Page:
Fed's Dilemma: Transparency or Mystery

 | Jun 21, 2013 | 3:00 PM EDT  | Comments
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One way the Fed has done in getting the economy to grow is through the "wealth effect." That is engineering higher prices on not just government bonds along with riskier assets, but on home prices as well. The proceeds of investors selling their bonds to the Fed meant more cash pushing up share prices, while lower mortgage rates bolstered home price gains.

When households feel wealthier, they might consume more, even if their incomes aren't growing. Even if workers don't own an extensive stock portfolio, they may own mutual funds in their 401(k). If the market is going up, they may reduce their 401(k) contributions out of their paycheck and spend the money instead.

This is particularly important because wages and salaries are not growing by much after inflation. Earlier this week, the Bureau of Labor Statistics published its real earnings report, which is the hourly and weekly pay data provided in the non-farm payrolls report, adjusting it for inflation per the Consumer Price Index.

What we see is that real average hourly earnings for all employees fell 0.2% in May, seasonally adjusted. This decrease stems from an unchanged average hourly earnings combined with an increase of 0.1% (with some rounding) in the CPI.

The decrease in real average hourly earnings, coupled with an unchanged average workweek, led to real average weekly earnings that fell 0.1% over the month.

Over the past year, real average hourly earnings rose 0.5%, seasonally adjusted, from May 2012 to May 2013. The increase in real average hourly earnings, combined with a 0.3% increase in the average workweek, resulted in a rather small 0.9% increase in real average weekly earnings over this period.

If consumers based their consumption patterns on just what they earned on the job, it would be hard for the economy to grow. That would be the case unless consumers focused on their net worth instead and lowered their savings rate to increase consumption.

A falling savings rate is what has happened during the recovery. Real wages haven't been growing by much for some time now; households have increased their spending only by saving less. The savings rate has fallen to a low 2.5% from 5.8% three years ago in June 2010. Since then, the stock market has soared and housing prices have surged. That explains why consumer spending gains have been able to be stronger than income growth has been.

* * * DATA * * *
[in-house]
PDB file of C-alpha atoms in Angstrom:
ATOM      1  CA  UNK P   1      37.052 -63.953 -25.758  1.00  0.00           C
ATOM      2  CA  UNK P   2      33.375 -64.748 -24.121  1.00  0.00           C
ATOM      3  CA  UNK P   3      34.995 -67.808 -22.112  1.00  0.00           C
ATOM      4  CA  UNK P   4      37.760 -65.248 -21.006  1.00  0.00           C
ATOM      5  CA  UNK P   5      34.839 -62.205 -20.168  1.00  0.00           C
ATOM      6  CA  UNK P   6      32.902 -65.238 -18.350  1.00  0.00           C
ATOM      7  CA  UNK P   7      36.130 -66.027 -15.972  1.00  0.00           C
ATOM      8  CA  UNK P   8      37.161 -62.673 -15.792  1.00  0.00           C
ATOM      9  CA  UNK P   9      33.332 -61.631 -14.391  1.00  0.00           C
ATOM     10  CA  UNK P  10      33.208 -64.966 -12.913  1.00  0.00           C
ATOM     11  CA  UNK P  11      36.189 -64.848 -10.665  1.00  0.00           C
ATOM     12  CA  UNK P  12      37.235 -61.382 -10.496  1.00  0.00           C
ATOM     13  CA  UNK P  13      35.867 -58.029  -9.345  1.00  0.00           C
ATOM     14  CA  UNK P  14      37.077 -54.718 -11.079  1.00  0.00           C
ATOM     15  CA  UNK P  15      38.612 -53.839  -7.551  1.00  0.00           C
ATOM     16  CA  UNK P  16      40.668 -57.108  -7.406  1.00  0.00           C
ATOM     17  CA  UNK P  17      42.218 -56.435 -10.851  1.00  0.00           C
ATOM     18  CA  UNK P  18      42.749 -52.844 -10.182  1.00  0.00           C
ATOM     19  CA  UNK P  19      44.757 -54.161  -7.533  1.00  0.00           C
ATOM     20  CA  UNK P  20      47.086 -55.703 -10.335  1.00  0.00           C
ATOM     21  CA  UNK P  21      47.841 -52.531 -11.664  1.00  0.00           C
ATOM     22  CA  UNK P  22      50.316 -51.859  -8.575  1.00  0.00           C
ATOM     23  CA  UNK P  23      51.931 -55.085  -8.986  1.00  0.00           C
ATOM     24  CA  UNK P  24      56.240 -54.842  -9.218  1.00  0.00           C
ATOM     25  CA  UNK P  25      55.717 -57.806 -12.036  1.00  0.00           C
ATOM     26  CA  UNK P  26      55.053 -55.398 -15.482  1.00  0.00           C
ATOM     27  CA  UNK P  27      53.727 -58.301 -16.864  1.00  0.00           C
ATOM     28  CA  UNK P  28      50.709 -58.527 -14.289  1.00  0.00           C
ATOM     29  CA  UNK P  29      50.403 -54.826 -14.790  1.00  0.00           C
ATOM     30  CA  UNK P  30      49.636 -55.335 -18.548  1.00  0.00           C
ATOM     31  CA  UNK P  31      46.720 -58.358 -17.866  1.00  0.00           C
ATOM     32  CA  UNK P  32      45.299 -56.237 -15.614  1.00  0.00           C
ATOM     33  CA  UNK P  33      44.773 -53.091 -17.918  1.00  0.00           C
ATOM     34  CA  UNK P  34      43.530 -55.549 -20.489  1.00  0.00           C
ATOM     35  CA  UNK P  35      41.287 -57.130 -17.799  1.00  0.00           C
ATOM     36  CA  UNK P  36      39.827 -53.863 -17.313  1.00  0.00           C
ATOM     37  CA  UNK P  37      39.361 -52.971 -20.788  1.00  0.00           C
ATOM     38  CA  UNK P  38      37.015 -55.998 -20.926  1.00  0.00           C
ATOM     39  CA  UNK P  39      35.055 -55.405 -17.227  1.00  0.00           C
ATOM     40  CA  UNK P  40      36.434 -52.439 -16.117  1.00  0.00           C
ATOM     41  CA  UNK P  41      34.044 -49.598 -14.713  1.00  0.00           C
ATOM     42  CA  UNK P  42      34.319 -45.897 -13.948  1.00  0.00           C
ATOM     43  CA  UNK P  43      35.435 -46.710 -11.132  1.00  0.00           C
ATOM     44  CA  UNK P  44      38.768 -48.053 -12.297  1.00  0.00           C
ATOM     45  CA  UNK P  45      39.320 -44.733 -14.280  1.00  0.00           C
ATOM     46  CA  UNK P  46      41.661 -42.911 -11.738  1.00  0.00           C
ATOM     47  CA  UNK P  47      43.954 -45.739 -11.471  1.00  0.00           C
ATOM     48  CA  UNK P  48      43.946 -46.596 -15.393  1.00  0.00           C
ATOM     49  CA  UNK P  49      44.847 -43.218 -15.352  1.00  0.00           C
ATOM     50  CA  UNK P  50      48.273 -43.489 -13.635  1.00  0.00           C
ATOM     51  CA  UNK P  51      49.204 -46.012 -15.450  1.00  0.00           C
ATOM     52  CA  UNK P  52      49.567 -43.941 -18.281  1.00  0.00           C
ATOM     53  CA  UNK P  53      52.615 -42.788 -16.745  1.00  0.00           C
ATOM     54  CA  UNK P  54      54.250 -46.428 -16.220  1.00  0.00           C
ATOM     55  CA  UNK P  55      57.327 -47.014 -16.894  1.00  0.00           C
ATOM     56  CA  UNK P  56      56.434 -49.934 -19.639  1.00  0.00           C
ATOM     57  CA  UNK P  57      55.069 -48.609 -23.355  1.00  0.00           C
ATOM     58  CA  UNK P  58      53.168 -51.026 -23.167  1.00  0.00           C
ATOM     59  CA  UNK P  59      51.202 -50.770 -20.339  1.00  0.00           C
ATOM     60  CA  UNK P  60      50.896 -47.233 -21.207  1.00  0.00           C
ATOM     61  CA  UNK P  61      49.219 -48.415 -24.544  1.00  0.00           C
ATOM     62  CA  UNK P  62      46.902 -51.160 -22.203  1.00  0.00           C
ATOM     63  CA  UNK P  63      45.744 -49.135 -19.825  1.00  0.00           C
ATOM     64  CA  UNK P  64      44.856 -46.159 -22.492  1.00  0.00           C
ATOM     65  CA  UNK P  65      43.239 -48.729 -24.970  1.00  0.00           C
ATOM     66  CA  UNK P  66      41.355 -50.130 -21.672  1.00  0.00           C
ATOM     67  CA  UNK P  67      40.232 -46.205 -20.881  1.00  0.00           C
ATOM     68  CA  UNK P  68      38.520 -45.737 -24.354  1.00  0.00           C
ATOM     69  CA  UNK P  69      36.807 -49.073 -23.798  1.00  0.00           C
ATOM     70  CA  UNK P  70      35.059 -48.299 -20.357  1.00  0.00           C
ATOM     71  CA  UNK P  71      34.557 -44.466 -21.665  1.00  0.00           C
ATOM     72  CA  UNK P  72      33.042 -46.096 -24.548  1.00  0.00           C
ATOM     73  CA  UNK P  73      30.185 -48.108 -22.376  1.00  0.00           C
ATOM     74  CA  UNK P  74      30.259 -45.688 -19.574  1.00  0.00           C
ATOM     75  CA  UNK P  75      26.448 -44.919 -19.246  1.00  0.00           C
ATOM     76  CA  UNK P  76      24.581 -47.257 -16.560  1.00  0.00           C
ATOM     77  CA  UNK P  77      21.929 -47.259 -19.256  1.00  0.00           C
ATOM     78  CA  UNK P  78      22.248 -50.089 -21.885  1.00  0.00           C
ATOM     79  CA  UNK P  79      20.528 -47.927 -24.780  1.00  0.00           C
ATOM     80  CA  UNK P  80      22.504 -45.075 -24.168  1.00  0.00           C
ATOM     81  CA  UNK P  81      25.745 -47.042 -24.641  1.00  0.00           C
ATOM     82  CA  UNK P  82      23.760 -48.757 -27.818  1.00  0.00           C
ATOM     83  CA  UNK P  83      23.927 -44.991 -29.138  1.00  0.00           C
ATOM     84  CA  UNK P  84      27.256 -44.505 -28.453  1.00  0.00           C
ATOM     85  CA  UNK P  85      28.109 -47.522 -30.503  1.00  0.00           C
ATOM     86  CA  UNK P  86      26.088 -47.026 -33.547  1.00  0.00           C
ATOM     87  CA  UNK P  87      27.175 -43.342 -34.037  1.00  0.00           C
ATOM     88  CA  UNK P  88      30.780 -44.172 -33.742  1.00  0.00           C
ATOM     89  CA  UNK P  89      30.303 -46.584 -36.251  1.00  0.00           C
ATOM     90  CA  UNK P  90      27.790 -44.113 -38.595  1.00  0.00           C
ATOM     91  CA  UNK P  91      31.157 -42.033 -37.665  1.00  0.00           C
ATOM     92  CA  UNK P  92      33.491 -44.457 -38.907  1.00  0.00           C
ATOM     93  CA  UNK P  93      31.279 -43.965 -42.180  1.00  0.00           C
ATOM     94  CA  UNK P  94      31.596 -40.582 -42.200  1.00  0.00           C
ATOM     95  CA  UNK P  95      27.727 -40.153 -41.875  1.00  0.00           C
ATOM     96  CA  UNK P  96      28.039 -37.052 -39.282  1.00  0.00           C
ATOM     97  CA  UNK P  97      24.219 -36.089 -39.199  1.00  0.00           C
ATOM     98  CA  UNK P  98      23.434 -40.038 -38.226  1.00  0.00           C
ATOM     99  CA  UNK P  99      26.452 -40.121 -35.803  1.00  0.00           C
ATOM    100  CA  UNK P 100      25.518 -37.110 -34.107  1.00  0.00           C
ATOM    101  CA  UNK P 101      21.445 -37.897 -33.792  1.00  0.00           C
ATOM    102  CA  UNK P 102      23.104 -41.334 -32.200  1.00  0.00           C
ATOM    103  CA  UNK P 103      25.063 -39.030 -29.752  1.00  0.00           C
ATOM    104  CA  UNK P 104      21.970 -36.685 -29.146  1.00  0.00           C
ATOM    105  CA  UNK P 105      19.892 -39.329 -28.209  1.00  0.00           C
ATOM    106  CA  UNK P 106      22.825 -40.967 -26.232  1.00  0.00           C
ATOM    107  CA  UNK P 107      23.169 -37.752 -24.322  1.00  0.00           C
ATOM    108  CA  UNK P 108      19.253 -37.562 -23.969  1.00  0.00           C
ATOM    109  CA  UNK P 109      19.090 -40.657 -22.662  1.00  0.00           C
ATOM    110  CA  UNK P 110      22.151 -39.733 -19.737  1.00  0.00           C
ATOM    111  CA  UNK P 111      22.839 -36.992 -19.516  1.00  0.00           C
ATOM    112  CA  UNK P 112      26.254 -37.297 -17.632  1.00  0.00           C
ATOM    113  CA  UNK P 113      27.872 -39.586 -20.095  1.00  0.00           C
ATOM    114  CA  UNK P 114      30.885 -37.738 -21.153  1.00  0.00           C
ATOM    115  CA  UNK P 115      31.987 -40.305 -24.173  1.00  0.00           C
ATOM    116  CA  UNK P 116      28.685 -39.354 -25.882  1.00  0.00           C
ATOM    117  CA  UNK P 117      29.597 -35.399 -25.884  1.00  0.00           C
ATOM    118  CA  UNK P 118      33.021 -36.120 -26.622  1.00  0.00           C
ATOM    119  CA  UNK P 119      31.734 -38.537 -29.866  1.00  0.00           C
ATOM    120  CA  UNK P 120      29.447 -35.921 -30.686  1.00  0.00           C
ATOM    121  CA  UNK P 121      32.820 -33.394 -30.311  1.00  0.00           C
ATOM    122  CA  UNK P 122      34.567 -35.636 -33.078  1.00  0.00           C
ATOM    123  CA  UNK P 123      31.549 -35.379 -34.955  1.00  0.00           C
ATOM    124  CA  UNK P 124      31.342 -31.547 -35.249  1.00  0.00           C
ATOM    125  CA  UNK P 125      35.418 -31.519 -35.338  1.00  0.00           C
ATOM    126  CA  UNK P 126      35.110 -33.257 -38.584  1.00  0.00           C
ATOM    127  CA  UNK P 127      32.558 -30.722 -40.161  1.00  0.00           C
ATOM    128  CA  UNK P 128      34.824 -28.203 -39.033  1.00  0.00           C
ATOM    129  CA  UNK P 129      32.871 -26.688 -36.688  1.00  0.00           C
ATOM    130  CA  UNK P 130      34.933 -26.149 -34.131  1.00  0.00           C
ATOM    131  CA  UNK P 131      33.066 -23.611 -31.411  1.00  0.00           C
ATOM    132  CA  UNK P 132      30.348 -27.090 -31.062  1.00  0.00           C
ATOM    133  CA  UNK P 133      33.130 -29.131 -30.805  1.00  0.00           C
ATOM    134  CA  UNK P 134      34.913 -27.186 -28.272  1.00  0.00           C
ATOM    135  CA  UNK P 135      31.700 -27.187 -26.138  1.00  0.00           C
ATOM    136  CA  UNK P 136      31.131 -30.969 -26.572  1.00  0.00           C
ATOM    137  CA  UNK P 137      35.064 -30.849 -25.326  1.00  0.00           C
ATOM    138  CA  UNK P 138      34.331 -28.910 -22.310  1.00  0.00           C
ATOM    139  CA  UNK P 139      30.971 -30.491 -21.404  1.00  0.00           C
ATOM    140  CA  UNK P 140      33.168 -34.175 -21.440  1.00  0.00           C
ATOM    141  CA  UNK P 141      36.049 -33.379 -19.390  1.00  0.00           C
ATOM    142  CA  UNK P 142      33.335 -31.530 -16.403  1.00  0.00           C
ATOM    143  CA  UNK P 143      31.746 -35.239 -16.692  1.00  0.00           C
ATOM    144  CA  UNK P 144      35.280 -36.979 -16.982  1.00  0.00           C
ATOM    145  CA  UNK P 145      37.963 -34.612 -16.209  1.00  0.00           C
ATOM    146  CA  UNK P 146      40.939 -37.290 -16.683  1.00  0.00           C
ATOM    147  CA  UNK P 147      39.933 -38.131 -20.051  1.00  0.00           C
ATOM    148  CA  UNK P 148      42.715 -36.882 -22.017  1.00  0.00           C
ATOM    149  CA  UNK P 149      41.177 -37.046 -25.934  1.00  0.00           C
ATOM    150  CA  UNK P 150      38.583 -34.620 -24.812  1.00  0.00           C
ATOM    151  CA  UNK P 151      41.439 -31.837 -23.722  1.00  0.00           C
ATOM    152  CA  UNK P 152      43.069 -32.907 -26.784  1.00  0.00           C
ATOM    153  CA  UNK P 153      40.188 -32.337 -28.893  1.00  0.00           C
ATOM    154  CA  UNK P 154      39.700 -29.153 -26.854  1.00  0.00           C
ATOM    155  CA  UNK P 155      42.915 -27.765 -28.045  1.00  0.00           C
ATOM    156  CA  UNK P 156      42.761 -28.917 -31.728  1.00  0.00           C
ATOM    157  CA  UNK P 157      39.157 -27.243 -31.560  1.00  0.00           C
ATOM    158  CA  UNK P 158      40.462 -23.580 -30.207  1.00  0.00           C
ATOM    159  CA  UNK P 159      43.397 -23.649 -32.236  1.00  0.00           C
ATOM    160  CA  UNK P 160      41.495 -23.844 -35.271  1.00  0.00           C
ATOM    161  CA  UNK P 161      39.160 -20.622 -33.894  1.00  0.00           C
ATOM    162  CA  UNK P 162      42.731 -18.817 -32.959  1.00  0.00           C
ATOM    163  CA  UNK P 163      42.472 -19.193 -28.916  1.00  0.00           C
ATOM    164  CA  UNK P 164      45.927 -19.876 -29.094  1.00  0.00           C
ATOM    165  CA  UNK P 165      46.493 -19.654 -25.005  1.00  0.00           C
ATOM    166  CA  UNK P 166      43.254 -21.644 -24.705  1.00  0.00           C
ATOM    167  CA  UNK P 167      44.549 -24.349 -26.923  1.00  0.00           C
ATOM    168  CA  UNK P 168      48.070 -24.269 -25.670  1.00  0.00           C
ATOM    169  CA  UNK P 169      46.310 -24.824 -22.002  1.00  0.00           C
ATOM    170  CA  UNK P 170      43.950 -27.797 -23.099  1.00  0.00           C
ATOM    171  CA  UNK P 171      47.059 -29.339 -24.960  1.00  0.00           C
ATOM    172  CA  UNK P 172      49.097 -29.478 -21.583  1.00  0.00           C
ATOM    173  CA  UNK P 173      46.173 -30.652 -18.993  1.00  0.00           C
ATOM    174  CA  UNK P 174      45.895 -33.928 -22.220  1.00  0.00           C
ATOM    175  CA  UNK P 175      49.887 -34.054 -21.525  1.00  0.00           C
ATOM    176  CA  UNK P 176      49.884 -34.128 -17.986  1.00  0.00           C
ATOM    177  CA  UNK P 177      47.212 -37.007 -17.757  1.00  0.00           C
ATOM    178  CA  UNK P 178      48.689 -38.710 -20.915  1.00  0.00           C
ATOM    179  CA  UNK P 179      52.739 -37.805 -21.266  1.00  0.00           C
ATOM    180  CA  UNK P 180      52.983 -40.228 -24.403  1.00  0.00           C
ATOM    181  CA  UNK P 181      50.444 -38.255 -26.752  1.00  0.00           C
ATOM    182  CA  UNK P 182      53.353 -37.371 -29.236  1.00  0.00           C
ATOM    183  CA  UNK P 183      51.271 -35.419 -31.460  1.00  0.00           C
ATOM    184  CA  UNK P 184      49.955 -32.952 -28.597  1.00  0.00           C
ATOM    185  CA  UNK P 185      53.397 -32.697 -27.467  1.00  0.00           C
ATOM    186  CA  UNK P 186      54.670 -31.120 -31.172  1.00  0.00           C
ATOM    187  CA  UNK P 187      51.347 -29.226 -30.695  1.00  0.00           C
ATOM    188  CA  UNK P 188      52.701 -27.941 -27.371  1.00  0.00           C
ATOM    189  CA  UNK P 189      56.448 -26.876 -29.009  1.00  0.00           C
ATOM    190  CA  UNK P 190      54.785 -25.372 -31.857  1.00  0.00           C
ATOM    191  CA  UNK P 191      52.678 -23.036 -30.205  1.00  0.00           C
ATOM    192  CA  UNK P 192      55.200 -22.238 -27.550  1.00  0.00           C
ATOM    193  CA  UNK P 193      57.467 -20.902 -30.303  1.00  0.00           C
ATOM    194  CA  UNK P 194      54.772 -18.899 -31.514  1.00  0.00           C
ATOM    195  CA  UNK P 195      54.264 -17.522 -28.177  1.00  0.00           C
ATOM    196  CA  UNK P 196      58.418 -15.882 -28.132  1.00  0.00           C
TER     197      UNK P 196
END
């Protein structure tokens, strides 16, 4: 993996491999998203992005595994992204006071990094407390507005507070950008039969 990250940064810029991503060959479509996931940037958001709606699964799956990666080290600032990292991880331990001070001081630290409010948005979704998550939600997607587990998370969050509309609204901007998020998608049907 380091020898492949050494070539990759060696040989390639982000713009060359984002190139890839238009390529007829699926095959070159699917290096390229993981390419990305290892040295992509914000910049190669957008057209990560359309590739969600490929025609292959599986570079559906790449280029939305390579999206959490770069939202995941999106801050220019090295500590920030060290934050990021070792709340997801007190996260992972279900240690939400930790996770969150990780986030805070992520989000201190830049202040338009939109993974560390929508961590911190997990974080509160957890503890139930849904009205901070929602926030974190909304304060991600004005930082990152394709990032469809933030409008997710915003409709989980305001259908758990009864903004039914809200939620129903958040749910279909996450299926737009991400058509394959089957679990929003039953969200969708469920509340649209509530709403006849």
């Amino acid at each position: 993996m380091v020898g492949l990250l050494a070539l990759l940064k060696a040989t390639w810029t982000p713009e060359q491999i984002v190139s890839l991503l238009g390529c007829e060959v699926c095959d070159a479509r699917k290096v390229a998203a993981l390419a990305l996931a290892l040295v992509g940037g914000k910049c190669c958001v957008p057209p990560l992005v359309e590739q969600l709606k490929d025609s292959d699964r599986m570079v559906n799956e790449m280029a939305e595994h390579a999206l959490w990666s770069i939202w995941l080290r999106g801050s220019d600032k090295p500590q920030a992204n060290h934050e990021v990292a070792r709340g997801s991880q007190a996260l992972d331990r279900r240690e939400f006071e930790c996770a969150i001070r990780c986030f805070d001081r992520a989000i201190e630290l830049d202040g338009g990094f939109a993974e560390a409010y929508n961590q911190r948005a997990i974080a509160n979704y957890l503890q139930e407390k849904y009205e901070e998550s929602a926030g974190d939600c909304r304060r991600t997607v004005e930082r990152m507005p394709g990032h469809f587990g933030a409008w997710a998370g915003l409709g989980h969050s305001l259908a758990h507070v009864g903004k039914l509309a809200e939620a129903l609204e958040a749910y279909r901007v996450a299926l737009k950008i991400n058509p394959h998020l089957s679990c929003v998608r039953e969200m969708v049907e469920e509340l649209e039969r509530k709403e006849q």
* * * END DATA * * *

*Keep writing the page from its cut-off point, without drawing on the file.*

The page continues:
The savings rate might not continue to fall, supporting higher spending, if asset prices aren't rising. The eventual end of the Fed's bond purchase programs meant a big selloff in both the stock market and the bond market, which leads to rising interest rates for mortgages as well as other loans.

Higher mortgage rates would mean higher monthly payments, which would make a house that much more expensive in terms of monthly outlays. That could hurt further home price appreciation. While price increases in some markets have been perhaps too strong, the particularly rapid pace of home price gains has been a notable contribution to stronger consumer confidence, and thus spending. People refinancing to cheaper mortgages at lower interest rates also freed up monthly cash flow to spend instead, and this avenue may now be constrained.

If the stock market drops further, or home prices fail to continue to post sizable increases, then consumer spending growth may be limited to puny income gains. And if the savings rate reverts back to levels seen a few years ago, spending could even fall. Bear in mind that the current savings rate of 2.5% compares to a savings rate that had been in the 8% to 10% range in decades past.

By simply announcing economic conditions are improving and that there is less of a need for bond purchases going forward, the Fed may paradoxically have engineered a weaker economic growth scenario. That could mean that the Fed may need to continue its bond purchases for a longer duration or by a larger amount than if it had not announced that the program would be curtailed.

While investors may have appreciated the transparency of the Fed's forecasts, the economy might have been better off with a bit more mystery. Stay tuned!

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